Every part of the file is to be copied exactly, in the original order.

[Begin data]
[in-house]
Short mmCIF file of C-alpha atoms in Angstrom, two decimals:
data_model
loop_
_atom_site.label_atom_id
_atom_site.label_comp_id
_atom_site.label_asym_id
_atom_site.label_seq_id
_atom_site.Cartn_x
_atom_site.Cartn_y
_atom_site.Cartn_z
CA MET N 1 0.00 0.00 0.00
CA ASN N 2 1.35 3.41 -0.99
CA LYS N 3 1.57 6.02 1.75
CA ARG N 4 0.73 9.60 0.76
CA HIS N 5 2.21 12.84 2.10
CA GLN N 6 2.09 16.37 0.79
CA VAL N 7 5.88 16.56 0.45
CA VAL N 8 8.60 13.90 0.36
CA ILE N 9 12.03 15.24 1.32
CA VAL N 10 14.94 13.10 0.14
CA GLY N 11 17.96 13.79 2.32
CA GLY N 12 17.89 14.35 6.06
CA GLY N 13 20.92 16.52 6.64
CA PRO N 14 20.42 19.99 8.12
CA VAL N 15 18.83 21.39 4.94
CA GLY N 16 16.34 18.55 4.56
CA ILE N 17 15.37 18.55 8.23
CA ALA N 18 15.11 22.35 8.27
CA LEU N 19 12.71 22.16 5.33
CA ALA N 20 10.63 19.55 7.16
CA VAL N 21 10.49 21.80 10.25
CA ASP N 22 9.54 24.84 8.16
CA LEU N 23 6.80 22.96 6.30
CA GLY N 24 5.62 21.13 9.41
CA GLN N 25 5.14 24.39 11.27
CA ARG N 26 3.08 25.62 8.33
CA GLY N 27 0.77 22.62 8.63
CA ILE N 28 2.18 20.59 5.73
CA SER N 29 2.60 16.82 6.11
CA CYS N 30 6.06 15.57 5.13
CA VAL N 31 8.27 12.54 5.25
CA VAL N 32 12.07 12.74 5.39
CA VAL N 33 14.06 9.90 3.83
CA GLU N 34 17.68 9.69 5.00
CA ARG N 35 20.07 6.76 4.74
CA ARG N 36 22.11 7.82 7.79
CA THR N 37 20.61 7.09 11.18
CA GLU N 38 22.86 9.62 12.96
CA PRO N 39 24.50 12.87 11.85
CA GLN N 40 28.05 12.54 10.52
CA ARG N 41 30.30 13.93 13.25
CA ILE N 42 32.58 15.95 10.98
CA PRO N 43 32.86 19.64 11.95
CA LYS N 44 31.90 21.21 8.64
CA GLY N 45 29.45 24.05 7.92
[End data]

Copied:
[in-house]
Short mmCIF file of C-alpha atoms in Angstrom, two decimals:
data_model
loop_
_atom_site.label_atom_id
_atom_site.label_comp_id
_atom_site.label_asym_id
_atom_site.label_seq_id
_atom_site.Cartn_x
_atom_site.Cartn_y
_atom_site.Cartn_z
CA MET N 1 0.00 0.00 0.00
CA ASN N 2 1.35 3.41 -0.99
CA LYS N 3 1.57 6.02 1.75
CA ARG N 4 0.73 9.60 0.76
CA HIS N 5 2.21 12.84 2.10
CA GLN N 6 2.09 16.37 0.79
CA VAL N 7 5.88 16.56 0.45
CA VAL N 8 8.60 13.90 0.36
CA ILE N 9 12.03 15.24 1.32
CA VAL N 10 14.94 13.10 0.14
CA GLY N 11 17.96 13.79 2.32
CA GLY N 12 17.89 14.35 6.06
CA GLY N 13 20.92 16.52 6.64
CA PRO N 14 20.42 19.99 8.12
CA VAL N 15 18.83 21.39 4.94
CA GLY N 16 16.34 18.55 4.56
CA ILE N 17 15.37 18.55 8.23
CA ALA N 18 15.11 22.35 8.27
CA LEU N 19 12.71 22.16 5.33
CA ALA N 20 10.63 19.55 7.16
CA VAL N 21 10.49 21.80 10.25
CA ASP N 22 9.54 24.84 8.16
CA LEU N 23 6.80 22.96 6.30
CA GLY N 24 5.62 21.13 9.41
CA GLN N 25 5.14 24.39 11.27
CA ARG N 26 3.08 25.62 8.33
CA GLY N 27 0.77 22.62 8.63
CA ILE N 28 2.18 20.59 5.73
CA SER N 29 2.60 16.82 6.11
CA CYS N 30 6.06 15.57 5.13
CA VAL N 31 8.27 12.54 5.25
CA VAL N 32 12.07 12.74 5.39
CA VAL N 33 14.06 9.90 3.83
CA GLU N 34 17.68 9.69 5.00
CA ARG N 35 20.07 6.76 4.74
CA ARG N 36 22.11 7.82 7.79
CA THR N 37 20.61 7.09 11.18
CA GLU N 38 22.86 9.62 12.96
CA PRO N 39 24.50 12.87 11.85
CA GLN N 40 28.05 12.54 10.52
CA ARG N 41 30.30 13.93 13.25
CA ILE N 42 32.58 15.95 10.98
CA PRO N 43 32.86 19.64 11.95
CA LYS N 44 31.90 21.21 8.64
CA GLY N 45 29.45 24.05 7.92